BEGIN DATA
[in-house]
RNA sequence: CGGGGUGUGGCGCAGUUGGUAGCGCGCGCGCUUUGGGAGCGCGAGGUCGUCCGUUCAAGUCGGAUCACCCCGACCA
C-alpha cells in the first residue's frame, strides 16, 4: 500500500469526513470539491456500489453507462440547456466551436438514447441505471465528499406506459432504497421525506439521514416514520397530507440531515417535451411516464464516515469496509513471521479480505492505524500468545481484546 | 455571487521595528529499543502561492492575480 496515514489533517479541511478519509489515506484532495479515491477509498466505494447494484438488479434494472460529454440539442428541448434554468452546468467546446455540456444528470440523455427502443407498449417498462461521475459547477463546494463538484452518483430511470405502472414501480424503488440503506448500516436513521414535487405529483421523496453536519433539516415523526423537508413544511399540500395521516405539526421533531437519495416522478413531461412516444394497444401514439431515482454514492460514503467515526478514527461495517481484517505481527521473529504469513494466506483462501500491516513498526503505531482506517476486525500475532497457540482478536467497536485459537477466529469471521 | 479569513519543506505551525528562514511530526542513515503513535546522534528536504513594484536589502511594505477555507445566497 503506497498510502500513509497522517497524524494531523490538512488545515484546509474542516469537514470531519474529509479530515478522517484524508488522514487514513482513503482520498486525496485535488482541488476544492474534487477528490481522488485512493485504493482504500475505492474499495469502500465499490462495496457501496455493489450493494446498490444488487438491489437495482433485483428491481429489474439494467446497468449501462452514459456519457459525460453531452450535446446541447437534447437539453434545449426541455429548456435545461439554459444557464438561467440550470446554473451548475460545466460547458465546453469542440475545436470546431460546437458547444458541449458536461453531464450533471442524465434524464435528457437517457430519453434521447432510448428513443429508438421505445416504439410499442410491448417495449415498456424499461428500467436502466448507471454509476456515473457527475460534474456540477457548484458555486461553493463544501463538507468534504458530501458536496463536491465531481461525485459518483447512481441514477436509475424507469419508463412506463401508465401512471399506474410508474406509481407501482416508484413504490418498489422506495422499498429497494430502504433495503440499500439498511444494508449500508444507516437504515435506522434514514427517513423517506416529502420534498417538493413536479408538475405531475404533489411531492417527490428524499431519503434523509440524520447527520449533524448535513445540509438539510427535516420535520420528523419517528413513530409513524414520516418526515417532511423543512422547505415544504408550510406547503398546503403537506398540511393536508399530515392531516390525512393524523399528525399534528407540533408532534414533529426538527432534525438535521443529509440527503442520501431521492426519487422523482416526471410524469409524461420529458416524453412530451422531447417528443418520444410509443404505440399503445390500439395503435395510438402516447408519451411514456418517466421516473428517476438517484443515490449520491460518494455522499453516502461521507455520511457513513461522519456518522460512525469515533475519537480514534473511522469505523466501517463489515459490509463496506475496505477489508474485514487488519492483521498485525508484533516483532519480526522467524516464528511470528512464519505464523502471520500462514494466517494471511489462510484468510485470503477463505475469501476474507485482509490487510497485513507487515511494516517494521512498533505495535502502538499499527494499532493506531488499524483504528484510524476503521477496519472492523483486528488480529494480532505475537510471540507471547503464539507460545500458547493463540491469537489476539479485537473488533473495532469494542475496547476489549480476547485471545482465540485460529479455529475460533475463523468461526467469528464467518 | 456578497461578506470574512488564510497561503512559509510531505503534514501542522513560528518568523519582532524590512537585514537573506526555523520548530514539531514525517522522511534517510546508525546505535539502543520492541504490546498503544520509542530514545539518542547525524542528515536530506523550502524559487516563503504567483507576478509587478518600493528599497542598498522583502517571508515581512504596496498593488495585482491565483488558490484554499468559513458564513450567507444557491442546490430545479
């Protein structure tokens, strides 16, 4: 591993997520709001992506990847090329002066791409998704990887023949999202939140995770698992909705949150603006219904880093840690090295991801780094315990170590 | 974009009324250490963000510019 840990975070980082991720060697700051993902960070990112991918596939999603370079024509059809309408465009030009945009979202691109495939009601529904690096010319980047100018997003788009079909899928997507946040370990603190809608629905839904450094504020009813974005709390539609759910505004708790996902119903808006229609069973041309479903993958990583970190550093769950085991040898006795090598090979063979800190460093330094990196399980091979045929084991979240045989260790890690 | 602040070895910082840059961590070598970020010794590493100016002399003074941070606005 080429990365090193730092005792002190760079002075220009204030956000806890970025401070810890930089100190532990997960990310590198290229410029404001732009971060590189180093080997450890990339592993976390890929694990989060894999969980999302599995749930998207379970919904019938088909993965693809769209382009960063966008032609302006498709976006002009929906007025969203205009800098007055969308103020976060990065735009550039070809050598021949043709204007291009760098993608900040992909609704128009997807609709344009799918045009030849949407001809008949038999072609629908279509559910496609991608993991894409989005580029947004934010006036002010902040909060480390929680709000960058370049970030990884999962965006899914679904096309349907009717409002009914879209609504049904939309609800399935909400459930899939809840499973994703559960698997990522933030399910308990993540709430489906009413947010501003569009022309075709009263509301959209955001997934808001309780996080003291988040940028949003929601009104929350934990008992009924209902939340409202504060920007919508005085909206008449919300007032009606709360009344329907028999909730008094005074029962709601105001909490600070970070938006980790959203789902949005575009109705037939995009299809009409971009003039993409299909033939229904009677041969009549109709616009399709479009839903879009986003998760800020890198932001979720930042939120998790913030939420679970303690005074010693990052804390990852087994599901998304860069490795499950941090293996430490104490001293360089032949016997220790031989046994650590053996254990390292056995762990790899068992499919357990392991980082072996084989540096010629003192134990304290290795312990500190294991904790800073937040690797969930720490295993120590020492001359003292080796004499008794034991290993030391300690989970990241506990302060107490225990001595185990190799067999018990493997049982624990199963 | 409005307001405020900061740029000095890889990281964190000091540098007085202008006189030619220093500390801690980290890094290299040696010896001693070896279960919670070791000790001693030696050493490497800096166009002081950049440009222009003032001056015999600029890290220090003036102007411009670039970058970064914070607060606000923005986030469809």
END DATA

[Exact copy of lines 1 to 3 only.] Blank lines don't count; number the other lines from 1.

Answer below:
[in-house]
RNA sequence: CGGGGUGUGGCGCAGUUGGUAGCGCGCGCGCUUUGGGAGCGCGAGGUCGUCCGUUCAAGUCGGAUCACCCCGACCA
C-alpha cells in the first residue's frame, strides 16, 4: 500500500469526513470539491456500489453507462440547456466551436438514447441505471465528499406506459432504497421525506439521514416514520397530507440531515417535451411516464464516515469496509513471521479480505492505524500468545481484546 | 455571487521595528529499543502561492492575480 496515514489533517479541511478519509489515506484532495479515491477509498466505494447494484438488479434494472460529454440539442428541448434554468452546468467546446455540456444528470440523455427502443407498449417498462461521475459547477463546494463538484452518483430511470405502472414501480424503488440503506448500516436513521414535487405529483421523496453536519433539516415523526423537508413544511399540500395521516405539526421533531437519495416522478413531461412516444394497444401514439431515482454514492460514503467515526478514527461495517481484517505481527521473529504469513494466506483462501500491516513498526503505531482506517476486525500475532497457540482478536467497536485459537477466529469471521 | 479569513519543506505551525528562514511530526542513515503513535546522534528536504513594484536589502511594505477555507445566497 503506497498510502500513509497522517497524524494531523490538512488545515484546509474542516469537514470531519474529509479530515478522517484524508488522514487514513482513503482520498486525496485535488482541488476544492474534487477528490481522488485512493485504493482504500475505492474499495469502500465499490462495496457501496455493489450493494446498490444488487438491489437495482433485483428491481429489474439494467446497468449501462452514459456519457459525460453531452450535446446541447437534447437539453434545449426541455429548456435545461439554459444557464438561467440550470446554473451548475460545466460547458465546453469542440475545436470546431460546437458547444458541449458536461453531464450533471442524465434524464435528457437517457430519453434521447432510448428513443429508438421505445416504439410499442410491448417495449415498456424499461428500467436502466448507471454509476456515473457527475460534474456540477457548484458555486461553493463544501463538507468534504458530501458536496463536491465531481461525485459518483447512481441514477436509475424507469419508463412506463401508465401512471399506474410508474406509481407501482416508484413504490418498489422506495422499498429497494430502504433495503440499500439498511444494508449500508444507516437504515435506522434514514427517513423517506416529502420534498417538493413536479408538475405531475404533489411531492417527490428524499431519503434523509440524520447527520449533524448535513445540509438539510427535516420535520420528523419517528413513530409513524414520516418526515417532511423543512422547505415544504408550510406547503398546503403537506398540511393536508399530515392531516390525512393524523399528525399534528407540533408532534414533529426538527432534525438535521443529509440527503442520501431521492426519487422523482416526471410524469409524461420529458416524453412530451422531447417528443418520444410509443404505440399503445390500439395503435395510438402516447408519451411514456418517466421516473428517476438517484443515490449520491460518494455522499453516502461521507455520511457513513461522519456518522460512525469515533475519537480514534473511522469505523466501517463489515459490509463496506475496505477489508474485514487488519492483521498485525508484533516483532519480526522467524516464528511470528512464519505464523502471520500462514494466517494471511489462510484468510485470503477463505475469501476474507485482509490487510497485513507487515511494516517494521512498533505495535502502538499499527494499532493506531488499524483504528484510524476503521477496519472492523483486528488480529494480532505475537510471540507471547503464539507460545500458547493463540491469537489476539479485537473488533473495532469494542475496547476489549480476547485471545482465540485460529479455529475460533475463523468461526467469528464467518 | 456578497461578506470574512488564510497561503512559509510531505503534514501542522513560528518568523519582532524590512537585514537573506526555523520548530514539531514525517522522511534517510546508525546505535539502543520492541504490546498503544520509542530514545539518542547525524542528515536530506523550502524559487516563503504567483507576478509587478518600493528599497542598498522583502517571508515581512504596496498593488495585482491565483488558490484554499468559513458564513450567507444557491442546490430545479